Last week was the busiest of my entire summer. Planets aligned (or collided) with family events, our church youth conference (which I was a committee member of and a speaker for), and a few “Faithful” promotional events (never mind the usual laundry, cleaning, cooking, and running kids around). Initially, I approached it with trepidation, then with prayer, then with desperation: how could I make this work and still keep family first?
I was reminded of some key principles. One—I was going to disappoint everyone in some way. There was not enough of me to go around. I’d already committed to a few things months before and they simply aligned in this unexpected fashion. Two—I needed to stay focused on family time, even if it sounded hollow to others. And three—I had to say no, in some way, to each set of people and events.
During the week I prayerfully pieced myself out and said yes to only the core essentials of so many worthwhile things, while keeping my big chunks with family. Amazingly, I felt an underlying peace and an energy supply that was not my own, sometimes going on only four hours of sleep. And though I couldn’t do all that was asked of me, or in a stellar fashion, I could piece out a bit here, a bit there, and still contribute what was key.
But the real test came for me one morning, at the week’s end, when I had to choose between an important spiritual event that was part of my committee endeavors (though I wasn’t a central part) or to spend time with my children.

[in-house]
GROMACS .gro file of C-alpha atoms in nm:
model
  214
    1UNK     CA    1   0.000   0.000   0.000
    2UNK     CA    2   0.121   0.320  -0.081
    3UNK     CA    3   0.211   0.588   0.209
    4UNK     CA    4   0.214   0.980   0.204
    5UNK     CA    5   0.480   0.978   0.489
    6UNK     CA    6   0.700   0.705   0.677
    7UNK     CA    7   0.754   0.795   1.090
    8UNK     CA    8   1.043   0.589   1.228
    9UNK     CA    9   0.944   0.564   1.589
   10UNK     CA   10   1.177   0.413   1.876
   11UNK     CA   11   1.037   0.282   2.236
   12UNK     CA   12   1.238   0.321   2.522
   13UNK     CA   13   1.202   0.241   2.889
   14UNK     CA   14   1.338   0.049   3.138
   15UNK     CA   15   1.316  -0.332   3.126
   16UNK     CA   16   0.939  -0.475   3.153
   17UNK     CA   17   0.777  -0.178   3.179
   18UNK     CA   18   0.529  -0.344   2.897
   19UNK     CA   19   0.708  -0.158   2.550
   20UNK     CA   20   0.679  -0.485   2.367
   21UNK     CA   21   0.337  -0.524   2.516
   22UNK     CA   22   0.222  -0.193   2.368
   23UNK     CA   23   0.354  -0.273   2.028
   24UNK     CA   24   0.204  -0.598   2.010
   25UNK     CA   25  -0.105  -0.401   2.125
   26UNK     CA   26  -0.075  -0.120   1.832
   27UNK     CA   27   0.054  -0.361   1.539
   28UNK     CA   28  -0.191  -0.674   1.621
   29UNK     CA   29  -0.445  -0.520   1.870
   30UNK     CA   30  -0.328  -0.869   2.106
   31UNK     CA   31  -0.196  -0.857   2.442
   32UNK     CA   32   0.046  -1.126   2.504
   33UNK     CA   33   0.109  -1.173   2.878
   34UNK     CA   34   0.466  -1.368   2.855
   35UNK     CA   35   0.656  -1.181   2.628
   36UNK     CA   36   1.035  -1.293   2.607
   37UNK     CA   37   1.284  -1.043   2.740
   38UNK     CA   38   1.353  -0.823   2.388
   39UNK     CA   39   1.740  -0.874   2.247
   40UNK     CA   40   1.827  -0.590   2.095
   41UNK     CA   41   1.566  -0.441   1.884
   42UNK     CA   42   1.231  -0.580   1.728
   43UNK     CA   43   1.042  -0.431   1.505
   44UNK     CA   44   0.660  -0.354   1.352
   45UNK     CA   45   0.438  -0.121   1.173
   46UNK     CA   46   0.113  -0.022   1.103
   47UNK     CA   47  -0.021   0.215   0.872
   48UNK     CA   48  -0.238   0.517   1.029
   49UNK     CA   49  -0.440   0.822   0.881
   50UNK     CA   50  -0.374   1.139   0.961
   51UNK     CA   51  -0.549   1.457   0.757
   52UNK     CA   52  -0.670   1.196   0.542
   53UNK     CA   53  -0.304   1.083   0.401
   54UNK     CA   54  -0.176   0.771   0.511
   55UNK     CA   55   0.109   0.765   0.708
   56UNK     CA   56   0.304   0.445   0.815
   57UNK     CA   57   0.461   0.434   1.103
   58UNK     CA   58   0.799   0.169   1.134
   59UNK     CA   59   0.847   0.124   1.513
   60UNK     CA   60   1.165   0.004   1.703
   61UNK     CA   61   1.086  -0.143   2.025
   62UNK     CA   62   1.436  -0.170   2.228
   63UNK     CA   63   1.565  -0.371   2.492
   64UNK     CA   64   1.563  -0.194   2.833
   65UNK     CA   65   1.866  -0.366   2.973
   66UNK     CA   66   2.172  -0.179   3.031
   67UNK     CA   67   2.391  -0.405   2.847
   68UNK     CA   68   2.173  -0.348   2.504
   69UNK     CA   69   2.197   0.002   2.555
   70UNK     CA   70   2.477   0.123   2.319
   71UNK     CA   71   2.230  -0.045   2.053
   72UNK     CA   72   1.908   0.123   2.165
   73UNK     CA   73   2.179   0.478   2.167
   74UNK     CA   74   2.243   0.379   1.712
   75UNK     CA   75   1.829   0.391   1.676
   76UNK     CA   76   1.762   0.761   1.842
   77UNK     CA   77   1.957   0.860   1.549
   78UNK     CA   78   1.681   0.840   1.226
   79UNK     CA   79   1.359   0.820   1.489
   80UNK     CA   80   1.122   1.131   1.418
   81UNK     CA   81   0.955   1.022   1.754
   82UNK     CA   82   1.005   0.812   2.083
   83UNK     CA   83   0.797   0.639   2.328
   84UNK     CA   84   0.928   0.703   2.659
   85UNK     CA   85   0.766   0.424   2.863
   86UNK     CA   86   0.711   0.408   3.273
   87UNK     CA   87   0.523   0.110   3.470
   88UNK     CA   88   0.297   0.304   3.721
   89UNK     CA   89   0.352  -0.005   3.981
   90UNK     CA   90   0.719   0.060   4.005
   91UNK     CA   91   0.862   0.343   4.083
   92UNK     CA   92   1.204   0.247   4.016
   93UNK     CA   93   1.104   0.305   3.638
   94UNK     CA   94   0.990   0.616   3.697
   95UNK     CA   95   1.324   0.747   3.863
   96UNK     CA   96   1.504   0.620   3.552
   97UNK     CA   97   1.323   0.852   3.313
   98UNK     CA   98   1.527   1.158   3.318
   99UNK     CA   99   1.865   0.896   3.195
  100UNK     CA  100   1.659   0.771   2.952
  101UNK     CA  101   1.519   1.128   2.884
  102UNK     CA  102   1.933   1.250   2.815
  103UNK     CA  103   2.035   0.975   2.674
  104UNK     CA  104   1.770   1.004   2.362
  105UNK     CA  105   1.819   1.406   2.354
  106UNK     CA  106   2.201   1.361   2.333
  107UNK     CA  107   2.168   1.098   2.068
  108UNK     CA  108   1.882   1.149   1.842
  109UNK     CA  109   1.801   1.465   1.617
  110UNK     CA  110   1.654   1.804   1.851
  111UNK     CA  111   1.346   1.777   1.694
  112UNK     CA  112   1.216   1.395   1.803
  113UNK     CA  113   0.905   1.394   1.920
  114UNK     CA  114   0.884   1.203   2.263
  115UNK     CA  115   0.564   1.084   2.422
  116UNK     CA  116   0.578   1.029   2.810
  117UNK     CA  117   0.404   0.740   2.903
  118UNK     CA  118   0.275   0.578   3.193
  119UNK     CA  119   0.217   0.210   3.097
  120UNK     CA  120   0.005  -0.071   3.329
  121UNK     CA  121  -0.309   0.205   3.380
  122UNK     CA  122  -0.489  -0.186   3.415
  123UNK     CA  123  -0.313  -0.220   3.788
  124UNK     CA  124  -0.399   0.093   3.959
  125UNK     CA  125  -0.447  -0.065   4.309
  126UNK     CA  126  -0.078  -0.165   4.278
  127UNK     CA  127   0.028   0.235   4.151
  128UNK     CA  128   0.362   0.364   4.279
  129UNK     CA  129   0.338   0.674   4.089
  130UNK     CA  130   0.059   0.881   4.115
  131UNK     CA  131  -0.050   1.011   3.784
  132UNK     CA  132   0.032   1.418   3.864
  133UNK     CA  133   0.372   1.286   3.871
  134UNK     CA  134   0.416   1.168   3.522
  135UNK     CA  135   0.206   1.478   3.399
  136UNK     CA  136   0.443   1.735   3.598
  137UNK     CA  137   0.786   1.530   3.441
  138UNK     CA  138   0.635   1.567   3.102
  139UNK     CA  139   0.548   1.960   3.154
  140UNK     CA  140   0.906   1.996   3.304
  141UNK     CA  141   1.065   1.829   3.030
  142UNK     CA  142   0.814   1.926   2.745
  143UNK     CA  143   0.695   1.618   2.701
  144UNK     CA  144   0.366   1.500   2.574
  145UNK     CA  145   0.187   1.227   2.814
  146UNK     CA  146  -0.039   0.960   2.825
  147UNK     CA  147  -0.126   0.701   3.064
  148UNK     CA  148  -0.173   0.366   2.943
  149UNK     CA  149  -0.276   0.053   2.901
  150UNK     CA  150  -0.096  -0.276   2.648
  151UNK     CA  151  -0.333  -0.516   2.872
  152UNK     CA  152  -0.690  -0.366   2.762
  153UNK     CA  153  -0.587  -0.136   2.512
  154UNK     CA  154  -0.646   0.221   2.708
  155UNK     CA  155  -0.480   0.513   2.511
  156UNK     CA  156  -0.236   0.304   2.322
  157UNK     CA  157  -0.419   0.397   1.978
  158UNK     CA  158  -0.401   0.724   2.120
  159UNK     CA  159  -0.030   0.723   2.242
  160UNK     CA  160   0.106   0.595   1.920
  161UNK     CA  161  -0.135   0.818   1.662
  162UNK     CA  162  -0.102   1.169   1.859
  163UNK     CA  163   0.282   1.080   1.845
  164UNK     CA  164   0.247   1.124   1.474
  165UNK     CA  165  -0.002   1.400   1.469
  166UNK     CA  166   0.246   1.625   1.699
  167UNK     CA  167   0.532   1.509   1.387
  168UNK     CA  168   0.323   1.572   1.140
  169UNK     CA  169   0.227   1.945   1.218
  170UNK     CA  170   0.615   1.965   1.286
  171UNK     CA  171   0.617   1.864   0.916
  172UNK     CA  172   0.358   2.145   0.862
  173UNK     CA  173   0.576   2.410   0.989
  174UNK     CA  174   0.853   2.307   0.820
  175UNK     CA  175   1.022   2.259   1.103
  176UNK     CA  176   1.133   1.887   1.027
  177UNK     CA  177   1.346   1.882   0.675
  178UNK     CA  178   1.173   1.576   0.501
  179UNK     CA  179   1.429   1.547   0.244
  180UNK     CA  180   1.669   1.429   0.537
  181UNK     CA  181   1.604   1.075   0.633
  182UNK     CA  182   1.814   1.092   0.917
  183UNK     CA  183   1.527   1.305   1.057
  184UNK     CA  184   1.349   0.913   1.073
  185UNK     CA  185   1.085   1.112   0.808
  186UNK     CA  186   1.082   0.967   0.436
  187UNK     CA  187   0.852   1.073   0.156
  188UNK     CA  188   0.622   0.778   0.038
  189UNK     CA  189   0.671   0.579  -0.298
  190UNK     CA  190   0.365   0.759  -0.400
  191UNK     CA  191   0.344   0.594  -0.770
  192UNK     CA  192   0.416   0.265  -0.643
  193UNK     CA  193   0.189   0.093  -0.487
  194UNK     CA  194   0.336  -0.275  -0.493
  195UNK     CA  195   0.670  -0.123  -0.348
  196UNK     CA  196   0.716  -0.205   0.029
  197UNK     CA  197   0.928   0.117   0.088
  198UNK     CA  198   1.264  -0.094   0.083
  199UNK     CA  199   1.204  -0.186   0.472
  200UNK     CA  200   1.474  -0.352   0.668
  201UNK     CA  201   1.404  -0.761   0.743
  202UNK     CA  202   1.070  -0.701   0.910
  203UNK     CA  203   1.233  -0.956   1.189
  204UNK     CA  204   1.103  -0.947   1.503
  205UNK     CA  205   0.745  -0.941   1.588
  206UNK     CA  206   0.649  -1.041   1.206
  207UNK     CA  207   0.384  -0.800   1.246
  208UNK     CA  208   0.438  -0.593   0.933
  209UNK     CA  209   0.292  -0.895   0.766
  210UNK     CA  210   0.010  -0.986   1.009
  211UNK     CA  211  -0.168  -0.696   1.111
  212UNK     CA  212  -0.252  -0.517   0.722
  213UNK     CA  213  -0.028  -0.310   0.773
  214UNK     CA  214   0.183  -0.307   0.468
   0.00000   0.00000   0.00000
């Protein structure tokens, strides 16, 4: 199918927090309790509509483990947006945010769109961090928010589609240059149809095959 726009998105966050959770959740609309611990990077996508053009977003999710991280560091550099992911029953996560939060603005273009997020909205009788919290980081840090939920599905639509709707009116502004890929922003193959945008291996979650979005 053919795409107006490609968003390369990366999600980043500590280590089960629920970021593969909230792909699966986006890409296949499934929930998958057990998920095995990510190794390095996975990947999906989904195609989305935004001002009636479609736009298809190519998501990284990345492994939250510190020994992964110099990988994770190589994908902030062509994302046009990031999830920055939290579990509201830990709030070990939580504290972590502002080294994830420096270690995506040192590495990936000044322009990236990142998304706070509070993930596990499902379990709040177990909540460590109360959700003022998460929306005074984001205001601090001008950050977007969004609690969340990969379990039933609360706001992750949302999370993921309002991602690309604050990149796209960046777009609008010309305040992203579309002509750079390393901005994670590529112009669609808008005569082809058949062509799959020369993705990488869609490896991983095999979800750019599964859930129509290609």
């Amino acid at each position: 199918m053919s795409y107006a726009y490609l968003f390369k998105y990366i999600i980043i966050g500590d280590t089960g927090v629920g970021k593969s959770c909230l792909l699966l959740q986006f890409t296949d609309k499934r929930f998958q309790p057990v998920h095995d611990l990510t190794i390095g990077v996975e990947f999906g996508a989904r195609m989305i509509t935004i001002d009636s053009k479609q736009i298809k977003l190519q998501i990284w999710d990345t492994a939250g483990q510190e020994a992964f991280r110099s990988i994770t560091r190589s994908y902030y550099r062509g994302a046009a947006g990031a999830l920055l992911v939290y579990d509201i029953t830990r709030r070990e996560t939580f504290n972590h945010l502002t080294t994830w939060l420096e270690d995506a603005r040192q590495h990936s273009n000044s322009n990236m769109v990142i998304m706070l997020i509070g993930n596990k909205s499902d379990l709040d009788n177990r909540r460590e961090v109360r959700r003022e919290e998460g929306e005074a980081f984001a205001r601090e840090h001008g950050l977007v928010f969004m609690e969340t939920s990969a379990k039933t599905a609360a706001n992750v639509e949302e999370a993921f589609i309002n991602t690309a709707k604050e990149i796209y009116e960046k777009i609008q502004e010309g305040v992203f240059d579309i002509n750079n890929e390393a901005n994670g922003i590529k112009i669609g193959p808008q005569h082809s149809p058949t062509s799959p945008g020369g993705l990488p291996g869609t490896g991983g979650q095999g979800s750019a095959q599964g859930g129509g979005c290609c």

The dilemma may sound silly because it’s a no-brainer. But to tell people, good people, that you won’t be able to do something important because you need to spend time with your kids can sound a bit mundane.
But it wasn’t.
So I stayed home and my husband and I sat outside in the slight cool of the morning, shady trees shadowing the yard and the driveway, and listened to the gleeful (yes, gleeful) sounds of our kids riding their bikes. As Dave and I sat arm in arm, reconnecting—talking, sharing, helping me get over my burst of guilt at not being able to do and be more—the children would come up intermittently and share their discoveries, reconnecting also.
It was as perfect a morning as I can remember.
And I knew, from a deeply peaceful and contented feeling, I had done the right thing.
So this fall, sweet mothers especially, when so many choices await you, and the yearly process of piecing yourself begins, remember that it’s never mundane or hollow to say you can’t because you need to spend time with your family. And that balance in motherhood requires saying no, prayerfully choosing, and disappointing someone along the way. And that’s okay.